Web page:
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Nanotech Engineering for undergrads

Whether to have an undergrad major in nanotechnology is controversial, but many students are interested. To those wanting to get started now, we say, “Go north, young man or woman, to University of Waterloo”:

“The Nanotechnology Engineering honours undergraduate degree program at UW is designed to provide a practical education in key areas of nanotechnology, including the fundamental chemistry, physics, and engineering of nanostructures or nanosystems as well as the theories and techniques used to model, design, fabricate, or characterize these technologies.”

“A total of 62 courses are offered, of which 48 are dedicated nanotechnology courses. 29 of these 48 new courses have labs designed to specifically prepare students for a nanotechnology career in research or industry…All nanotechnology students will graduate with 2 years of work experience.”

The big concern with these programs is whether they will provide enough depth as well as breadth across disciplines. In most specialities, one learns more and more about less and less until one knows everything about nothing. The fear for nanotech undergrads is the opposite. Time will tell. Waterloo is a very good school and will probably do a good job on this. Students with a specific interest, such as productive nanosystems, should talk with the professors involved first to make sure they will get what they need from any given academic nanotech program. This one, for example, seems to be a mix of top-down and bottom-up nano. Perhaps they allow students to focus on one or the other. —Christine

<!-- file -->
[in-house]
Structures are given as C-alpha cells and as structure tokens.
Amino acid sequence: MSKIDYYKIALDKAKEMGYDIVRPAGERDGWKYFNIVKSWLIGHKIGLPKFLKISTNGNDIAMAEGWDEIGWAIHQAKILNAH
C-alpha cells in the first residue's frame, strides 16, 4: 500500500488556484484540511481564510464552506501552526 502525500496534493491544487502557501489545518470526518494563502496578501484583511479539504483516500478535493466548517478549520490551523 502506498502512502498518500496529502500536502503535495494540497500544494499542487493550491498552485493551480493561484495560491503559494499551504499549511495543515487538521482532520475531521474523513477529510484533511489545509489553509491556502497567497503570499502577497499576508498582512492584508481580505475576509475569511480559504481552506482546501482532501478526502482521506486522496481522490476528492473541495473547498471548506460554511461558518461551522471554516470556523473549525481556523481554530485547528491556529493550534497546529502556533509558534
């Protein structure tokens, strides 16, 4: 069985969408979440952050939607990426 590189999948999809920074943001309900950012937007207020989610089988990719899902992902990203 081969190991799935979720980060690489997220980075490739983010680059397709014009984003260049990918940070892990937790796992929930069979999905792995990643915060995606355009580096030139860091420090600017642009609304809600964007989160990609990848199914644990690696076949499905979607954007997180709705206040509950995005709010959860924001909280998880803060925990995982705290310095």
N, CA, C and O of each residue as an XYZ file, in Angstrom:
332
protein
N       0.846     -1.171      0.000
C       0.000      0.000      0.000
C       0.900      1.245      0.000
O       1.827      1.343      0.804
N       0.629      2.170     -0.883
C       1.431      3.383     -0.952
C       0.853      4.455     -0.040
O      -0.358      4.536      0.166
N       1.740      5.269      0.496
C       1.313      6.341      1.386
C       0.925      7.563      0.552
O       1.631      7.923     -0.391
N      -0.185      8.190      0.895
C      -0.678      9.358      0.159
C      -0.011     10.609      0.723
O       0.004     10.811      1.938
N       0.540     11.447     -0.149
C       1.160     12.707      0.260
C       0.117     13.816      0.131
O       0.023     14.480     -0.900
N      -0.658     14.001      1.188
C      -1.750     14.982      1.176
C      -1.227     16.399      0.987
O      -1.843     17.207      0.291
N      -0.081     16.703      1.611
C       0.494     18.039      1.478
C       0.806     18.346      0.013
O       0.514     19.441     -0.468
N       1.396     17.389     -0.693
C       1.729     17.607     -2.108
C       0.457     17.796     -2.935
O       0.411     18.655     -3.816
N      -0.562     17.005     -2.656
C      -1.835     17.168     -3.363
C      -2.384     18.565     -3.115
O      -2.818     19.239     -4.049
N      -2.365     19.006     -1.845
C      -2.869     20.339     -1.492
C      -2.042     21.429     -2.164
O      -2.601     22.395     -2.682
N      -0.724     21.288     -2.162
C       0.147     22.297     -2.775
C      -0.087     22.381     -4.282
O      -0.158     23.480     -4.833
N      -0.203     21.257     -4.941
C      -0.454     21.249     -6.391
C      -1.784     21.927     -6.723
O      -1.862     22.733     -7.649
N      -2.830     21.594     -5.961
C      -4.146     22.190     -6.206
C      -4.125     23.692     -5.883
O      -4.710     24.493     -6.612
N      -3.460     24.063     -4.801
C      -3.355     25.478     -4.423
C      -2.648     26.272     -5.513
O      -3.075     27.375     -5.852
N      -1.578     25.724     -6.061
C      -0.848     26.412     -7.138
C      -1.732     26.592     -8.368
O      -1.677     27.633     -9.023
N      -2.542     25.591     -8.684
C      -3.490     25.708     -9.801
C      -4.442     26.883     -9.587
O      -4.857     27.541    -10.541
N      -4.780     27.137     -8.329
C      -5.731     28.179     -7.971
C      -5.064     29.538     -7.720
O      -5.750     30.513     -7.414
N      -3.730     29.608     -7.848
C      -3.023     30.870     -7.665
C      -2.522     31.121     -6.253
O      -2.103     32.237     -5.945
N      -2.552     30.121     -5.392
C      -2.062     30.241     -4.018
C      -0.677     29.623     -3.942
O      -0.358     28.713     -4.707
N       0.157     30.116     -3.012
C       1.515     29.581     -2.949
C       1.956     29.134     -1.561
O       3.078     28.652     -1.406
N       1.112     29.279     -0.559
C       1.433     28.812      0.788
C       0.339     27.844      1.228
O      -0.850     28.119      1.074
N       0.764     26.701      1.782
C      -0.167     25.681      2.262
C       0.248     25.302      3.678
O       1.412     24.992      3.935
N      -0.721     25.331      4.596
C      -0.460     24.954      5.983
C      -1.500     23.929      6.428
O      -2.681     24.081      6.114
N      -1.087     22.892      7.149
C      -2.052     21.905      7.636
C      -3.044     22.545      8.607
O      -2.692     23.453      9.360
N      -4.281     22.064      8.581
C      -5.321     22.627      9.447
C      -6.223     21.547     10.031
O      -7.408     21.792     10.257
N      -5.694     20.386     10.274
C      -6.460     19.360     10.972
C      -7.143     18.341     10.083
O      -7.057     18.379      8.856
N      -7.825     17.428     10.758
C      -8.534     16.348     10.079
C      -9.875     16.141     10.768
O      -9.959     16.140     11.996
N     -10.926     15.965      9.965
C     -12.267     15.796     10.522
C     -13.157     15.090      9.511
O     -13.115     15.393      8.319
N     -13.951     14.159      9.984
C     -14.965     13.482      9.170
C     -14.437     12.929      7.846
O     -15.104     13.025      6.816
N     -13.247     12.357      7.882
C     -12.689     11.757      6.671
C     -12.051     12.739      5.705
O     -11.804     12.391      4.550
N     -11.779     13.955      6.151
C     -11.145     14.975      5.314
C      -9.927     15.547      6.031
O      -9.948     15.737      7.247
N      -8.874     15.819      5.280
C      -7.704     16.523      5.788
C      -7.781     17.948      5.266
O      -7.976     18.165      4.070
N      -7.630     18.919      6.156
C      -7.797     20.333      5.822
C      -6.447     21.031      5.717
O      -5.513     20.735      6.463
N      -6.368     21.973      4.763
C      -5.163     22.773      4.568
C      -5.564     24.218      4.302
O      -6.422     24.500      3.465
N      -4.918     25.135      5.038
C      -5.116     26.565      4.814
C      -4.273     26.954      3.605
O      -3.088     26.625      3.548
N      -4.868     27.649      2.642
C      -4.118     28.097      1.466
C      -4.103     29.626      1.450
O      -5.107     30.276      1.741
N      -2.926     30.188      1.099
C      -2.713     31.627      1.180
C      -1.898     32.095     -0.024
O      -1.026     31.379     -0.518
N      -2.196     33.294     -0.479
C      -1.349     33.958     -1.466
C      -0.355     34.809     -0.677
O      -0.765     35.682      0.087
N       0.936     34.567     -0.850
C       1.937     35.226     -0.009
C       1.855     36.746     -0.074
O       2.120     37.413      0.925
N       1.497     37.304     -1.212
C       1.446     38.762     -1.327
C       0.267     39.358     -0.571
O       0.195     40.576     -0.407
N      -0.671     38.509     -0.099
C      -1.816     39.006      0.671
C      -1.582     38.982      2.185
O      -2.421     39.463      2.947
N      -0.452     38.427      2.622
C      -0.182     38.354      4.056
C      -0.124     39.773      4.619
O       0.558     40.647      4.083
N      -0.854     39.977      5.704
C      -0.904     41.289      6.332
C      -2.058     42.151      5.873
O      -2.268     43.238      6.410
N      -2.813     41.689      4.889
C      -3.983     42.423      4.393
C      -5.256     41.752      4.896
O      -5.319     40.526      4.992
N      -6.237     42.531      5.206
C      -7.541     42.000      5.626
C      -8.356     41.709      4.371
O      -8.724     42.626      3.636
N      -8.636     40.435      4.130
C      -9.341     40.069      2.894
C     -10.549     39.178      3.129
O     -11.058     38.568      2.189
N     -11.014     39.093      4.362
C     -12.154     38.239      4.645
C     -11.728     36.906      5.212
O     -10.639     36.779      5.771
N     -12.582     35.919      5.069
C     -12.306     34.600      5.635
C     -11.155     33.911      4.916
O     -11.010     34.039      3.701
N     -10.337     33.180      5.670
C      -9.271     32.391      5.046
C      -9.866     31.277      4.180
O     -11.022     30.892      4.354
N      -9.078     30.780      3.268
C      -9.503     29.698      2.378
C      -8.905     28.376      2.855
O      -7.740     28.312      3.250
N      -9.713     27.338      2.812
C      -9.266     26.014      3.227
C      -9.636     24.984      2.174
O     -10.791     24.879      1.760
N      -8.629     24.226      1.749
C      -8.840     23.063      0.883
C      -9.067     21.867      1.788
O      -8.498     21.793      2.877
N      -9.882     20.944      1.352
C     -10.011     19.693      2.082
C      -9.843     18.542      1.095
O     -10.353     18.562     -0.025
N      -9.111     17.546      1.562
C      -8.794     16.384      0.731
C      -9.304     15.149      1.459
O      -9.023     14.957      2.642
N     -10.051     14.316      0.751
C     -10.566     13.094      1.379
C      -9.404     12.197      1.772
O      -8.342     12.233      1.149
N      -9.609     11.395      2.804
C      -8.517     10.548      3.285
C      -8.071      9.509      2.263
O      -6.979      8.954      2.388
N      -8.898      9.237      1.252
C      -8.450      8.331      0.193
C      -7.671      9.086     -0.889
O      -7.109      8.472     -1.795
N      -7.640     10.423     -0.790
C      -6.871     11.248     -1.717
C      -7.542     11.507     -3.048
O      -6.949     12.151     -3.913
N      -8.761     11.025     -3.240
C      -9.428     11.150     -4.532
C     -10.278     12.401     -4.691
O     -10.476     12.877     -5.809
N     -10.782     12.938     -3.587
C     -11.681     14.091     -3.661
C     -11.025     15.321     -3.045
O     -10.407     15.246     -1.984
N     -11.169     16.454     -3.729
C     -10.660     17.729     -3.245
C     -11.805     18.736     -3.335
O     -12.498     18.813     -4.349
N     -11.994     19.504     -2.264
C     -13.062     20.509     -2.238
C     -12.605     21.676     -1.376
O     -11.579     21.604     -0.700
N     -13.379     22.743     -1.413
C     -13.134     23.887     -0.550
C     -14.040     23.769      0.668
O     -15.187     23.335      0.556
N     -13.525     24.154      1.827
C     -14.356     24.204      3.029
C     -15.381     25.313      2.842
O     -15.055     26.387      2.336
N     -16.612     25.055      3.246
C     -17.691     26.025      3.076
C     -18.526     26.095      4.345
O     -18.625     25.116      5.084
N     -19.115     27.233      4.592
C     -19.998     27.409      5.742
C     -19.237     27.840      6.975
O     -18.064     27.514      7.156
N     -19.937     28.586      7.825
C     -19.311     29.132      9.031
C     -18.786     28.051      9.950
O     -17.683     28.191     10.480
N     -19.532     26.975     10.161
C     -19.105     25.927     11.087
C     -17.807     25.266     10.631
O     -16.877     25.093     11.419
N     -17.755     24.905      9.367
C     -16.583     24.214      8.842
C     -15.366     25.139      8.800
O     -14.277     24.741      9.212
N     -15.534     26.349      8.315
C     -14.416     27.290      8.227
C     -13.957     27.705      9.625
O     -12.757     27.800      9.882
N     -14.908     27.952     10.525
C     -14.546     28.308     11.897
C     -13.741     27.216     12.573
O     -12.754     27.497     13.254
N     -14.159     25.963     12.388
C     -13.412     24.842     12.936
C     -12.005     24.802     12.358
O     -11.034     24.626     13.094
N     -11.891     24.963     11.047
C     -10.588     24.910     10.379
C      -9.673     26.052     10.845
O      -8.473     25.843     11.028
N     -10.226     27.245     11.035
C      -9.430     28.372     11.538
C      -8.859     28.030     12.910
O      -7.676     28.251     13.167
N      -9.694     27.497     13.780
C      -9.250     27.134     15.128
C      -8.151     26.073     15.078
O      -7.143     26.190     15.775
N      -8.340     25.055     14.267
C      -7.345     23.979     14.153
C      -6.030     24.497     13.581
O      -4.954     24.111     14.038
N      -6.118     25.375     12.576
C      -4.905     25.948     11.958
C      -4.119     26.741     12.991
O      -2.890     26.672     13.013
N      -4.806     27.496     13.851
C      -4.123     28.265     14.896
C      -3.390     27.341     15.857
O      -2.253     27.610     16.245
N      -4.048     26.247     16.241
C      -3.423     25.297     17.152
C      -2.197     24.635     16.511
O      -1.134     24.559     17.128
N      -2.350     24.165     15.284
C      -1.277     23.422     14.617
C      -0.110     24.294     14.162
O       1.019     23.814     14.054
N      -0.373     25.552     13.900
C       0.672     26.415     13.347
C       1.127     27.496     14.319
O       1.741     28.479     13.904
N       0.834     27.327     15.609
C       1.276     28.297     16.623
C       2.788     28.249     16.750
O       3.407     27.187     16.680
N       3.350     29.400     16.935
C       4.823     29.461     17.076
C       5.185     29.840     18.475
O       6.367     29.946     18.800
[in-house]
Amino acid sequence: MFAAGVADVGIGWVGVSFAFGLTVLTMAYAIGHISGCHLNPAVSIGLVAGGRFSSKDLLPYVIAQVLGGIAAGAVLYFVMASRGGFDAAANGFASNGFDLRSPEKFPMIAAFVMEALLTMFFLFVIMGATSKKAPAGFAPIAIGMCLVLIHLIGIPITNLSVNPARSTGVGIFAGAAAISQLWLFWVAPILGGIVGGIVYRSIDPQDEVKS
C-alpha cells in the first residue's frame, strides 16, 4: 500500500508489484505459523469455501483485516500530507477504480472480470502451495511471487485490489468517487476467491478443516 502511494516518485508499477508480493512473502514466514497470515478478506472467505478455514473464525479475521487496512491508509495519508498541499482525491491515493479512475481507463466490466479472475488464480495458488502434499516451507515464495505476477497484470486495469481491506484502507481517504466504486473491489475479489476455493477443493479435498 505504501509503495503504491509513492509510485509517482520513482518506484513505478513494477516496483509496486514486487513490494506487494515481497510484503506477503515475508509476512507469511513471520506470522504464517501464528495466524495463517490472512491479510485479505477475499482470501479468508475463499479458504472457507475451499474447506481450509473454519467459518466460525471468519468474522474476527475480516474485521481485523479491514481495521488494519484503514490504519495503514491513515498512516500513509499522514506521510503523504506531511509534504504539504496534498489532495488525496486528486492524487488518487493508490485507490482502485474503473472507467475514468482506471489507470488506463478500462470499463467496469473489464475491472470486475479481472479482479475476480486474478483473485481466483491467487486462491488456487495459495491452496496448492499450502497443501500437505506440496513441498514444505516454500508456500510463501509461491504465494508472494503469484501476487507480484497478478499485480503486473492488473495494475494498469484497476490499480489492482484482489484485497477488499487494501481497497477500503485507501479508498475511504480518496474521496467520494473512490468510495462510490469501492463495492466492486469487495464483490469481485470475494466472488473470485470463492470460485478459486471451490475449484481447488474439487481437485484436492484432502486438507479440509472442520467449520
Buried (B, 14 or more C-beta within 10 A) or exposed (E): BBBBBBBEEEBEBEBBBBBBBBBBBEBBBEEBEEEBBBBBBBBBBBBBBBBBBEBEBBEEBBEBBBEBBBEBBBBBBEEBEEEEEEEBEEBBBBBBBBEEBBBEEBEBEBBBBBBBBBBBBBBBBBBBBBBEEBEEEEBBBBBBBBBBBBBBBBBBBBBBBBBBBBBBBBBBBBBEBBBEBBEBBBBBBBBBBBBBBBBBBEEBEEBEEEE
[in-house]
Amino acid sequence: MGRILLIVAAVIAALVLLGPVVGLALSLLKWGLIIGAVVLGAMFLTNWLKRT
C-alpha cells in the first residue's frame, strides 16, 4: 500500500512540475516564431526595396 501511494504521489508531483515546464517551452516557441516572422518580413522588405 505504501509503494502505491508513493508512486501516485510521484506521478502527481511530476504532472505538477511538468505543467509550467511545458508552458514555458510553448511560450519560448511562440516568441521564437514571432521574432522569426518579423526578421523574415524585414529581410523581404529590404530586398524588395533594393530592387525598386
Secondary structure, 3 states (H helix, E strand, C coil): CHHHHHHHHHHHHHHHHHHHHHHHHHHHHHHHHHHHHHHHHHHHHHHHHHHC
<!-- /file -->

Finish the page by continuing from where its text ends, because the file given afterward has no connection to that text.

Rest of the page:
2 Responses to “Nanotech Engineering for undergrads”

  1. Susan Says:


    Great article. Our son is currently enrolled in the first year of this new NanoTech Undergrad Degree program at University of Waterloo that started in September 2005.

    I’ve sent this link to the school.

  2. Fred Says:

    Beware of NanoTech undergraduate programs. How do you want to cover the breadth? Is it an engineering program? Then the science foundation will be weak. Is it a science program? Then get into physics and make sure you get exposed to chemistry and biology. So what’s the point of this? And Waterloo, for that matter, has virtually no nano researchers, so how do they want to accomplish the teaching tasks?

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